Wednesday, May 24, 2017

Natural history and ecology go together like flowers and pollinators

I've only very recently returned from Victoria, where I attended CSEE2017 and gave a talk. CSEE2017 was fantastic, but I will save my commentary thereupon for another post. I'm only mentioning my visit to Victoria now because I went to the Butchart Gardens while there. To be perfectly honest, these days as a plant ecologist I often get grumpy visiting ornamental gardens, as they generally have few or no native plants, usually have virtually no pollinators to watch, and just lack ecological interest. Certainly I found the gardens beautiful, and if I were a horticulture aficionado I might have found more to interest my curiosity while there, but what actually caught my attention was this:

Tulip showing stem fasciation and an abnormal number of flowers.
Fasciation: an abnormal condition of growth tissues, wherein in the meristem (area of actively dividing, growing, and differentiating cells), rather than having its normal domed/round shape, is elongated in one dimension, resulting in thick, wide organs and distorted growth. For a more detailed discussion of fasciation, I invite you to read my previous blog post on the topic (linked below).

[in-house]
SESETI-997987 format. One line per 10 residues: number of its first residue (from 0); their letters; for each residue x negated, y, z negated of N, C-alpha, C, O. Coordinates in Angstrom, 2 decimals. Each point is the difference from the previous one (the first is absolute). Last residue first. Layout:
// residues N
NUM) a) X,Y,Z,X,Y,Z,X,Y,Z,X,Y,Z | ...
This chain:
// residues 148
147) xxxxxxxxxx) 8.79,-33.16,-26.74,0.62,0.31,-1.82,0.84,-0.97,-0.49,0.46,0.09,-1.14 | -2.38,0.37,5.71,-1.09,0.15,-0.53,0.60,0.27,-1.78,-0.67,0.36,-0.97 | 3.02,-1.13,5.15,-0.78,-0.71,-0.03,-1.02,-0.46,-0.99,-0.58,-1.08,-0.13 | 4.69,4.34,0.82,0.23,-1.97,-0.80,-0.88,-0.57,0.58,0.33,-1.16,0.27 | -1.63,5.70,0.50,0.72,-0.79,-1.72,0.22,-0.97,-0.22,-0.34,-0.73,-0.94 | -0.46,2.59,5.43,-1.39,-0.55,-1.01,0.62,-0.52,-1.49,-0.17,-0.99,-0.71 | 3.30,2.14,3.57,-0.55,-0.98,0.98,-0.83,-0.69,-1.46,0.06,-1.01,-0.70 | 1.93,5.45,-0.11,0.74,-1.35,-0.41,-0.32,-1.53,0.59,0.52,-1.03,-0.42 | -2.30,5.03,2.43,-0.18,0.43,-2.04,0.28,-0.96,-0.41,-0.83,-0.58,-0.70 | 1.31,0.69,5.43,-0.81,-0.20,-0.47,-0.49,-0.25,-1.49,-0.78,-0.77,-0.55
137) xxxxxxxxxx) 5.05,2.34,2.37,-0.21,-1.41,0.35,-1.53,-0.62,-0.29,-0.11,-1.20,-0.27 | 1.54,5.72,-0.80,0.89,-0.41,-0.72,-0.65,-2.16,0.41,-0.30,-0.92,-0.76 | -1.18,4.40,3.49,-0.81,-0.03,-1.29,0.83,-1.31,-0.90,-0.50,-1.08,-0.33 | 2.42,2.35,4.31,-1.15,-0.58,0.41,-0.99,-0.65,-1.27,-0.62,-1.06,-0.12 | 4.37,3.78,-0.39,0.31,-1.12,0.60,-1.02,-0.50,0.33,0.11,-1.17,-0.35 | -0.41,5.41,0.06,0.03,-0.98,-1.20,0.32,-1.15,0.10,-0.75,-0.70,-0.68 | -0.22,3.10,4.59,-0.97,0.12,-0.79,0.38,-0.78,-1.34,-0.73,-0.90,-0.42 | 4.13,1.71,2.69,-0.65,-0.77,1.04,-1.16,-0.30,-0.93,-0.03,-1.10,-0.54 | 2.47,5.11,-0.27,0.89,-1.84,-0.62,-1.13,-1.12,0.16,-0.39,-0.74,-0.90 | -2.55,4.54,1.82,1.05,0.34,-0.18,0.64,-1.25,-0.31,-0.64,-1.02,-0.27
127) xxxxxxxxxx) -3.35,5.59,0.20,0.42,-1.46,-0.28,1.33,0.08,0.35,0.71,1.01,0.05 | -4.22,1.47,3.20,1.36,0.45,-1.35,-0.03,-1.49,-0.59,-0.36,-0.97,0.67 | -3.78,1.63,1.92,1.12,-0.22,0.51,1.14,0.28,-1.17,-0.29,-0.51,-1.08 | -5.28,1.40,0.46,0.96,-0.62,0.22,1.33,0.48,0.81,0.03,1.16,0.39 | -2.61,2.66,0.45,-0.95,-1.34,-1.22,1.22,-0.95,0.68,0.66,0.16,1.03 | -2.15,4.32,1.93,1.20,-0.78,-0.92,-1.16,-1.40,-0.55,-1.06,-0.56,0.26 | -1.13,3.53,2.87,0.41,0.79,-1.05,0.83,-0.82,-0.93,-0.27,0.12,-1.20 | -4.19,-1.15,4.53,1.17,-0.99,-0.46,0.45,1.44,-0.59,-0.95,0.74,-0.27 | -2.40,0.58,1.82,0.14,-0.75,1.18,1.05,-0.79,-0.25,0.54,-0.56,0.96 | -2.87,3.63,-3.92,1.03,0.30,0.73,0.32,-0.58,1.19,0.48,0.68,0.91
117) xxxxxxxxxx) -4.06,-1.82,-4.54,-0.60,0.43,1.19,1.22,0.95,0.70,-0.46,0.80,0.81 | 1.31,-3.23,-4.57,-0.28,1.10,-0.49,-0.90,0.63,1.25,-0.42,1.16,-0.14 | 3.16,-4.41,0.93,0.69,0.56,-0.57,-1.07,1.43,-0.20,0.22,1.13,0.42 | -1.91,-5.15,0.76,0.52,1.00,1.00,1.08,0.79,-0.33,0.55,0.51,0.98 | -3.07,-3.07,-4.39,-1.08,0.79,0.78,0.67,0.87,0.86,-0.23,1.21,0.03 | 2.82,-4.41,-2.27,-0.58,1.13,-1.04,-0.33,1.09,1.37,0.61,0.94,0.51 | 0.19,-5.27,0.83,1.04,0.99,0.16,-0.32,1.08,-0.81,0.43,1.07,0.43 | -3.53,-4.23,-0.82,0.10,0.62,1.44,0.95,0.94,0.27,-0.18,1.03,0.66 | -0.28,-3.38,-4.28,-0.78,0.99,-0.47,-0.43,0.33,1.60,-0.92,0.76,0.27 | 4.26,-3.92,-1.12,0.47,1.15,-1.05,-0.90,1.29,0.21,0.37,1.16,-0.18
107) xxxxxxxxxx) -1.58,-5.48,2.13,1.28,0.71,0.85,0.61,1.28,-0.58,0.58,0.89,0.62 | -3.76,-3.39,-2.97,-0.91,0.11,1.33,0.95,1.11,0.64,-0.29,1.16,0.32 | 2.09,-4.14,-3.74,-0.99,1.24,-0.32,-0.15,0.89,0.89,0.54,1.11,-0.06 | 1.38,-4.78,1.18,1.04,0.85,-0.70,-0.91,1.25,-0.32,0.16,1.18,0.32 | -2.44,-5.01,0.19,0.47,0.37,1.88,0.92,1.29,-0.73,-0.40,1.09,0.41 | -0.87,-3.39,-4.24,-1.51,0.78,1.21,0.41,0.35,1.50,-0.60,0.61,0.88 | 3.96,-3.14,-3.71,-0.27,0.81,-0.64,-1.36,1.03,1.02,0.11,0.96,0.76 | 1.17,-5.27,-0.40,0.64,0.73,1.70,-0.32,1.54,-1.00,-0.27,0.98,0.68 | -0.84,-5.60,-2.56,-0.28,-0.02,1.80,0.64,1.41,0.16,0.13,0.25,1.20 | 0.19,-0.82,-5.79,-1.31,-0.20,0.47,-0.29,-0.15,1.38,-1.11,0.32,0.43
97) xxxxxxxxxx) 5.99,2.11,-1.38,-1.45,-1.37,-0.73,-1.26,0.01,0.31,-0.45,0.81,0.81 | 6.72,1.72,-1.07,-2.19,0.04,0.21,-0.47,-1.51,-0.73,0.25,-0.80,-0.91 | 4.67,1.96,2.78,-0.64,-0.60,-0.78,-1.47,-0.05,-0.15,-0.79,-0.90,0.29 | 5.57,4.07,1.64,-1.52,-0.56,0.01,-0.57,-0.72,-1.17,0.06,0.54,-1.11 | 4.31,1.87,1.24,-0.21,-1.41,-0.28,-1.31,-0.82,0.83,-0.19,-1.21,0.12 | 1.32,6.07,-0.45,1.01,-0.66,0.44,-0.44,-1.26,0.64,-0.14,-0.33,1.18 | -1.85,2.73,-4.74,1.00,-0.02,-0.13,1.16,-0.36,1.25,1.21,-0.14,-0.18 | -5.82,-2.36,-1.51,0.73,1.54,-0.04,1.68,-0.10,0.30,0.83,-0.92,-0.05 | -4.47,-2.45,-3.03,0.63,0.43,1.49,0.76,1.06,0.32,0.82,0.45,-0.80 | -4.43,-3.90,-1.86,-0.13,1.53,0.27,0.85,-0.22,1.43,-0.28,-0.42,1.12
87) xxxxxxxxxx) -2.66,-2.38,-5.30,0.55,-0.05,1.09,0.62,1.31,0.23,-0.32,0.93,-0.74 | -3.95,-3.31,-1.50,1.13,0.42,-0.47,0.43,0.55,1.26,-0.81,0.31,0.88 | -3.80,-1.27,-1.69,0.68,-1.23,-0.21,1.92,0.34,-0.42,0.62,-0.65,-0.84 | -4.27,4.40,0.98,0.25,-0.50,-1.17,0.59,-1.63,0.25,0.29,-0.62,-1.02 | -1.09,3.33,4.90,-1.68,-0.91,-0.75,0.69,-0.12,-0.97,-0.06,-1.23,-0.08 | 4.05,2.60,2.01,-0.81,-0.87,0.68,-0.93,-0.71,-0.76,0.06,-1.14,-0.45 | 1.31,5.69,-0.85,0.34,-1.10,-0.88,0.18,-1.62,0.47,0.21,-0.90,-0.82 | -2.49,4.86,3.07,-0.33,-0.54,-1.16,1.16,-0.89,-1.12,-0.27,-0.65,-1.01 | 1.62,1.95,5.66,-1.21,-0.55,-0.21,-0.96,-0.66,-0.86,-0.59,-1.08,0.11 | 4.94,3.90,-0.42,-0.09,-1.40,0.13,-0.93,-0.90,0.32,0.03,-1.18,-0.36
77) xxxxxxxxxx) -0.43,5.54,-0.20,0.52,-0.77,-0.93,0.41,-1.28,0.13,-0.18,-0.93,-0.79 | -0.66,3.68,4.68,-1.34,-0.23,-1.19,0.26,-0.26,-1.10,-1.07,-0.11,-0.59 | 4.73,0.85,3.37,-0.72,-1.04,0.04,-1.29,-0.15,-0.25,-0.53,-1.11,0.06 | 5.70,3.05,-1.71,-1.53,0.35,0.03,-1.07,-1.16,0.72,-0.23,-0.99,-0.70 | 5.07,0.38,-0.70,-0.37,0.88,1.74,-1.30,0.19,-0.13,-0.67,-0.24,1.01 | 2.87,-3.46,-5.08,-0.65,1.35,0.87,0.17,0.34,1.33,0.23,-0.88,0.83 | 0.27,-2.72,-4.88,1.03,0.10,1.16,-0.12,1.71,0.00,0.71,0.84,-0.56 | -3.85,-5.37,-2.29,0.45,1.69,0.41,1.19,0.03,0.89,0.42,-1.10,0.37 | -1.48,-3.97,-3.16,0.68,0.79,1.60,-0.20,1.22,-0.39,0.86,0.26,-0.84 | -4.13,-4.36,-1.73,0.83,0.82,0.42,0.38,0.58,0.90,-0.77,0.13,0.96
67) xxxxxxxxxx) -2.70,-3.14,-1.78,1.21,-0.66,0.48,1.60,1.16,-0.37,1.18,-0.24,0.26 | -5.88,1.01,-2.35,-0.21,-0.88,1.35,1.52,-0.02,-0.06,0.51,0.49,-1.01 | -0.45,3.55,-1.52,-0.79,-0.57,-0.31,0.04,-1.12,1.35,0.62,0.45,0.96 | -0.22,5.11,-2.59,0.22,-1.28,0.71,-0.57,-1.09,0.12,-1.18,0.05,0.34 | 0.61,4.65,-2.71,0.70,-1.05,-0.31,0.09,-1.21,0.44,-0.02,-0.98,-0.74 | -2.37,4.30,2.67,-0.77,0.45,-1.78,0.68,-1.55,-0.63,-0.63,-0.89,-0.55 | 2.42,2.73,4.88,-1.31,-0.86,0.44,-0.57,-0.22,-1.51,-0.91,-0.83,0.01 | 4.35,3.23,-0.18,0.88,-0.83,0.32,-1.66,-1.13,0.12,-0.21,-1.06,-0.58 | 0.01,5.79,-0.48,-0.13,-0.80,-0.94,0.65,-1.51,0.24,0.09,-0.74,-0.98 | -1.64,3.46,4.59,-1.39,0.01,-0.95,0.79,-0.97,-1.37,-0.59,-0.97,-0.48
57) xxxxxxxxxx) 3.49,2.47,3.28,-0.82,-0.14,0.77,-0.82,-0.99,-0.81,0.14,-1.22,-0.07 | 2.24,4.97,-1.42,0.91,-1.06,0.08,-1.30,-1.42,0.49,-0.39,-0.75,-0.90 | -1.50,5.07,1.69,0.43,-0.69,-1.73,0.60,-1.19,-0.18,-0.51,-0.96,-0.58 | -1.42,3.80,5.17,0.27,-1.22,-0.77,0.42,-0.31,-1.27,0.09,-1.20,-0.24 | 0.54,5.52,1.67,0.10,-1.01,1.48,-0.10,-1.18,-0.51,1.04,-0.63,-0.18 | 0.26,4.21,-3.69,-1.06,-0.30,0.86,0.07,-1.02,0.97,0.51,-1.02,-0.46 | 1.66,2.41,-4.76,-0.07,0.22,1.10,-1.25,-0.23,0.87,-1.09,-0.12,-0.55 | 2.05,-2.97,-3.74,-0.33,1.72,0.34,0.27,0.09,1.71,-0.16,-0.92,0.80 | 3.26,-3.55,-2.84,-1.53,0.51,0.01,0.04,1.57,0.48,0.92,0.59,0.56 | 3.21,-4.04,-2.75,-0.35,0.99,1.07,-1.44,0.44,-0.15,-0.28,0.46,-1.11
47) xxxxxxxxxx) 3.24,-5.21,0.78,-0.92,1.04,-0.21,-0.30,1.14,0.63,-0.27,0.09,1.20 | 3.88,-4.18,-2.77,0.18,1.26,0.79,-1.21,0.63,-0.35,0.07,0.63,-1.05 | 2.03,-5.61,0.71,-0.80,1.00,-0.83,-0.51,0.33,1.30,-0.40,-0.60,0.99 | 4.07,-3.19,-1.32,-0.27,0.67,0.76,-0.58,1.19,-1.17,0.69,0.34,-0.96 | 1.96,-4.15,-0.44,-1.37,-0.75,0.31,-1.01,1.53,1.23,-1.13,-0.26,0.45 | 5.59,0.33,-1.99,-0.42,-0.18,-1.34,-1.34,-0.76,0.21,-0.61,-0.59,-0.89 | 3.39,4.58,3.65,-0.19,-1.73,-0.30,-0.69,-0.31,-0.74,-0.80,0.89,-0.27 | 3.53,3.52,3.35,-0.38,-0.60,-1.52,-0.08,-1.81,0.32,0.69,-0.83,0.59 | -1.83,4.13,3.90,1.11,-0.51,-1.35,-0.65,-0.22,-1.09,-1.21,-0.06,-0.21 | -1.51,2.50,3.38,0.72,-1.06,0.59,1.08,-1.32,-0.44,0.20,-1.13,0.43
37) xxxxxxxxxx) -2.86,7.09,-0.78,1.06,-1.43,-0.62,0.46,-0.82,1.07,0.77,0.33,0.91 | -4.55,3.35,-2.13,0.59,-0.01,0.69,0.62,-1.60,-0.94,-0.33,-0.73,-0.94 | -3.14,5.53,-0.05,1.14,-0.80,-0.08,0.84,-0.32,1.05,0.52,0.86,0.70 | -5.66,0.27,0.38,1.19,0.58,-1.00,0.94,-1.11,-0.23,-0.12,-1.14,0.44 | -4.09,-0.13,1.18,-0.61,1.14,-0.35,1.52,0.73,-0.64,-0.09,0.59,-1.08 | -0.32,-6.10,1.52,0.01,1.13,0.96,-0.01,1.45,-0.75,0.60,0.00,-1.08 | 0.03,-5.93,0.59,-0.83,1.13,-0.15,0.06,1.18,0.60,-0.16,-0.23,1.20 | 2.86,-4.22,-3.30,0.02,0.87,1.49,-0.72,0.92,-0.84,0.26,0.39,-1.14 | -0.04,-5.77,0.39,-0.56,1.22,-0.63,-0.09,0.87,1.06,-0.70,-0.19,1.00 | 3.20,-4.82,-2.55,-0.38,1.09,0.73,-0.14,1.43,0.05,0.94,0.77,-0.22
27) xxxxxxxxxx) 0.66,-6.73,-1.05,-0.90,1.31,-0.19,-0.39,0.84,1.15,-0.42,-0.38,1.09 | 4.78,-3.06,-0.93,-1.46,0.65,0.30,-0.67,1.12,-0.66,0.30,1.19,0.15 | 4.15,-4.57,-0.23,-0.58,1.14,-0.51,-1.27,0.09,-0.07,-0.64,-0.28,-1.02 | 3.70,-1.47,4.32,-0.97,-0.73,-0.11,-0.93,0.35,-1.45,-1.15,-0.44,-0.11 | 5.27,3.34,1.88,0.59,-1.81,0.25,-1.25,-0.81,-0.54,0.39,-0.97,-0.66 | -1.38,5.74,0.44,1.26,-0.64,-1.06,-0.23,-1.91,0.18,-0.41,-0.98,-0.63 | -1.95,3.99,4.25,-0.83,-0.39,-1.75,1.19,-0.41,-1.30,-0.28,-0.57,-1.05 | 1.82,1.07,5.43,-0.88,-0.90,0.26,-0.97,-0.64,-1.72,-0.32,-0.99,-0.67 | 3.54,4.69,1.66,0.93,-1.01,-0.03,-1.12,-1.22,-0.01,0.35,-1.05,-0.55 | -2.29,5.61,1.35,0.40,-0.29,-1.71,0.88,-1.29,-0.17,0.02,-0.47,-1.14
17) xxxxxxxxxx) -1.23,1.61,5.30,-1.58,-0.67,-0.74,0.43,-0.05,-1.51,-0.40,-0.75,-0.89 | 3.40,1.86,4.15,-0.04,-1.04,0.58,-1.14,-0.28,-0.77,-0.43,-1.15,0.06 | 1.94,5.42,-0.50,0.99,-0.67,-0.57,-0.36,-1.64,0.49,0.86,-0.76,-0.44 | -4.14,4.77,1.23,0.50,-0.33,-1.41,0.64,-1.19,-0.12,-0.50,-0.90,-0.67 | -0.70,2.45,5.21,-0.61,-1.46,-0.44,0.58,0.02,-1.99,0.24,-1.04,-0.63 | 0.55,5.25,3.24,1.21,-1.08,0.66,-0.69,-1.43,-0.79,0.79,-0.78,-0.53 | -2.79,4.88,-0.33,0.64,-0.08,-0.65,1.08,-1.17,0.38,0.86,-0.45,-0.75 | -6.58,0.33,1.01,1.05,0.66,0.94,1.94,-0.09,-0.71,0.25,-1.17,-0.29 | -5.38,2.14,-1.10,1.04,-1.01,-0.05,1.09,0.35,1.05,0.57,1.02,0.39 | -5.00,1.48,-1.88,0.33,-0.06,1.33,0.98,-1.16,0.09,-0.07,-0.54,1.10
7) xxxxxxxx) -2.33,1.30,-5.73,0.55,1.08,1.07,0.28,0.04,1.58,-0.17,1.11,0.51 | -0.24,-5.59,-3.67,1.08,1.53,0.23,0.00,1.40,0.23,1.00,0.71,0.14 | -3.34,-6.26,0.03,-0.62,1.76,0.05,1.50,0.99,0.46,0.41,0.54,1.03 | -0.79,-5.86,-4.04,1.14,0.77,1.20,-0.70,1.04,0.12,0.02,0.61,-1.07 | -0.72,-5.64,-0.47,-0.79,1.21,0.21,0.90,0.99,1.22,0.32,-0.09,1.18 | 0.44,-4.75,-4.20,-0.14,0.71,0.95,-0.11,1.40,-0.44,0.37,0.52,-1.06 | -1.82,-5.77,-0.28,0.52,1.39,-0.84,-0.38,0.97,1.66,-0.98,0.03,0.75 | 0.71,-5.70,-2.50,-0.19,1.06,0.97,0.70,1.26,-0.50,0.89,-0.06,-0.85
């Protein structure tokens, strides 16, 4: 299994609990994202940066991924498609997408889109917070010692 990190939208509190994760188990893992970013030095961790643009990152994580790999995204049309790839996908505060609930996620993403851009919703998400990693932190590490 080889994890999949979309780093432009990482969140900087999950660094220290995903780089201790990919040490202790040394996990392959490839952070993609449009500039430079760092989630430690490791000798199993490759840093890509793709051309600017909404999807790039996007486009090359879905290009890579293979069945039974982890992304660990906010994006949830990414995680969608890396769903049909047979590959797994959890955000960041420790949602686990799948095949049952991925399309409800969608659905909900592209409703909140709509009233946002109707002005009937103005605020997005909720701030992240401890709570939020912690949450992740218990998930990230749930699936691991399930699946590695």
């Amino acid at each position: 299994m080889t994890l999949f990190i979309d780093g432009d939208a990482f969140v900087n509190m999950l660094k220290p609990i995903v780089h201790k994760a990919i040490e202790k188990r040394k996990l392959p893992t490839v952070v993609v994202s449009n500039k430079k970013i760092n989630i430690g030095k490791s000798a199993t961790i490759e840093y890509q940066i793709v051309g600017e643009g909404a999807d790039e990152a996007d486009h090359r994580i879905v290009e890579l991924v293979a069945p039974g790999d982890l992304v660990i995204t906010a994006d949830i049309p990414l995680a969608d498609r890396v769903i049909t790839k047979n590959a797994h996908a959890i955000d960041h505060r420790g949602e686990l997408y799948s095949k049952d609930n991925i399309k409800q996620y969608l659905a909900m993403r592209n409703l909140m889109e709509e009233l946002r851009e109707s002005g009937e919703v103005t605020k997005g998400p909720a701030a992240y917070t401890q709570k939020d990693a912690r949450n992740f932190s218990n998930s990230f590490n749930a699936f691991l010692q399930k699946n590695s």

I have talked about fasciation before, in context of a rather awesome mutant thistle that displayed multiple levels of fasciation plus homeosis (substitution of one organ for another), so that was an individual with a lot of issues. But this fasciated  tulip is rather intriguing to me because it exhibits only stem fasciation, with no other visible abnormalities. The photo below shows the fasciated stem clearly.

Fasciated tulip stem
Now, the fasciation of just the stem is interesting to me because it is specifically accompanied by a subsequent splitting of the fasciated stem and the production of multiple otherwise normal flowers, as seen in the first photo and even the one below, where there are two tulips rather too close to one another, but they are not fused (i.e. they grew on separate meristems) and they seem to be anatomically normal. You may have noticed that the photo below is a different plant -- at the gardens I saw three cases of this kind of stem fasciation in tulips with an abnormally large number of otherwise anatomically normal flowers.

Fasciated tulip again
Since I saw it three times, it may well have been more common than that at the garden. Possibly this is a heritable fasciation (i.e. fasciation resulting from a genetic mutation); the probability of this option depends a bit on how the garden acquires and maintains their tulip population -- if they breed their own tulips, then it is possible that these fasciated individuals are actually related to each other, which increases the probability of this being a heritable genetic mutation.

Fasciated tulip!

However, as with the thistle, there are other reasonable possibilities, among them the possibility that the fasciation has an environmental cause (e.g. a pesticide or fertilizer applied to all the tulips), or that it results from a bacterial or fungal pathogen transmitted through the garden by gardening activities like watering and weeding.